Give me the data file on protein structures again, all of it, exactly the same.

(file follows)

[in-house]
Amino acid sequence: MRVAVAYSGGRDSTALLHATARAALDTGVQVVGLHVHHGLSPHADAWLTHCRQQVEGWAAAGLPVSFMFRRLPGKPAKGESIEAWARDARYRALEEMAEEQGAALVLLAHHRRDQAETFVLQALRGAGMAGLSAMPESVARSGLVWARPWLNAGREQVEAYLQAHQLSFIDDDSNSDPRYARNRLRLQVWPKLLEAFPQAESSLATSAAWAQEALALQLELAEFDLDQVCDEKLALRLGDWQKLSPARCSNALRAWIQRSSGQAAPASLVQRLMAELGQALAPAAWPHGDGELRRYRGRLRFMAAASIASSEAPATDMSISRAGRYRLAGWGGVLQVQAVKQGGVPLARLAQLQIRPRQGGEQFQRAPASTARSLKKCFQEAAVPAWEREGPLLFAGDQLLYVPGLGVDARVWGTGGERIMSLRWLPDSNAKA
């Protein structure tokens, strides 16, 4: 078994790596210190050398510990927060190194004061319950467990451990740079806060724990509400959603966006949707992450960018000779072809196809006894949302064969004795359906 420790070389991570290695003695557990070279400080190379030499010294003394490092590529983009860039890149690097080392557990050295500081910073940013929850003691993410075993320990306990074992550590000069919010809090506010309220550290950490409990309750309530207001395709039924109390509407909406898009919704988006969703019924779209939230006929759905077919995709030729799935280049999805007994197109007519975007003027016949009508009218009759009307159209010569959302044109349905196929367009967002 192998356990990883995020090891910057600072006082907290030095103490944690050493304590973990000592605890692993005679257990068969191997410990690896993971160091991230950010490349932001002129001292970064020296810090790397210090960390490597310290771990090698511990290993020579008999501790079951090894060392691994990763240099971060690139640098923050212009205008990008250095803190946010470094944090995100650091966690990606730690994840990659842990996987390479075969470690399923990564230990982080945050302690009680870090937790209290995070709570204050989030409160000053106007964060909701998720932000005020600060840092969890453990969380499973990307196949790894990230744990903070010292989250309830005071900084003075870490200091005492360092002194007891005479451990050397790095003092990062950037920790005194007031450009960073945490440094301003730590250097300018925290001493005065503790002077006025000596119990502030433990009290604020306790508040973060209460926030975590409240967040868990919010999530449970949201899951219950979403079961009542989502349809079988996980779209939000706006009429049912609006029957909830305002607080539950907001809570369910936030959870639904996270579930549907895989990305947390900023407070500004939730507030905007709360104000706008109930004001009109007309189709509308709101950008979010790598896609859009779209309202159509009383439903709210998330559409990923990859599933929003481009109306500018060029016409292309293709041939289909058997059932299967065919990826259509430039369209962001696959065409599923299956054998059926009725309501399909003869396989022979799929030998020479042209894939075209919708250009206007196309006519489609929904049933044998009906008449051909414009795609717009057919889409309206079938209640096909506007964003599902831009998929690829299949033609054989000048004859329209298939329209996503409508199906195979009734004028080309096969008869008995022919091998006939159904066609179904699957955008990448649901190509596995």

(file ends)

[in-house]
Amino acid sequence: MRVAVAYSGGRDSTALLHATARAALDTGVQVVGLHVHHGLSPHADAWLTHCRQQVEGWAAAGLPVSFMFRRLPGKPAKGESIEAWARDARYRALEEMAEEQGAALVLLAHHRRDQAETFVLQALRGAGMAGLSAMPESVARSGLVWARPWLNAGREQVEAYLQAHQLSFIDDDSNSDPRYARNRLRLQVWPKLLEAFPQAESSLATSAAWAQEALALQLELAEFDLDQVCDEKLALRLGDWQKLSPARCSNALRAWIQRSSGQAAPASLVQRLMAELGQALAPAAWPHGDGELRRYRGRLRFMAAASIASSEAPATDMSISRAGRYRLAGWGGVLQVQAVKQGGVPLARLAQLQIRPRQGGEQFQRAPASTARSLKKCFQEAAVPAWEREGPLLFAGDQLLYVPGLGVDARVWGTGGERIMSLRWLPDSNAKA
């Protein structure tokens, strides 16, 4: 078994790596210190050398510990927060190194004061319950467990451990740079806060724990509400959603966006949707992450960018000779072809196809006894949302064969004795359906 420790070389991570290695003695557990070279400080190379030499010294003394490092590529983009860039890149690097080392557990050295500081910073940013929850003691993410075993320990306990074992550590000069919010809090506010309220550290950490409990309750309530207001395709039924109390509407909406898009919704988006969703019924779209939230006929759905077919995709030729799935280049999805007994197109007519975007003027016949009508009218009759009307159209010569959302044109349905196929367009967002 192998356990990883995020090891910057600072006082907290030095103490944690050493304590973990000592605890692993005679257990068969191997410990690896993971160091991230950010490349932001002129001292970064020296810090790397210090960390490597310290771990090698511990290993020579008999501790079951090894060392691994990763240099971060690139640098923050212009205008990008250095803190946010470094944090995100650091966690990606730690994840990659842990996987390479075969470690399923990564230990982080945050302690009680870090937790209290995070709570204050989030409160000053106007964060909701998720932000005020600060840092969890453990969380499973990307196949790894990230744990903070010292989250309830005071900084003075870490200091005492360092002194007891005479451990050397790095003092990062950037920790005194007031450009960073945490440094301003730590250097300018925290001493005065503790002077006025000596119990502030433990009290604020306790508040973060209460926030975590409240967040868990919010999530449970949201899951219950979403079961009542989502349809079988996980779209939000706006009429049912609006029957909830305002607080539950907001809570369910936030959870639904996270579930549907895989990305947390900023407070500004939730507030905007709360104000706008109930004001009109007309189709509308709101950008979010790598896609859009779209309202159509009383439903709210998330559409990923990859599933929003481009109306500018060029016409292309293709041939289909058997059932299967065919990826259509430039369209962001696959065409599923299956054998059926009725309501399909003869396989022979799929030998020479042209894939075209919708250009206007196309006519489609929904049933044998009906008449051909414009795609717009057919889409309206079938209640096909506007964003599902831009998929690829299949033609054989000048004859329209298939329209996503409508199906195979009734004028080309096969008869008995022919091998006939159904066609179904699957955008990448649901190509596995």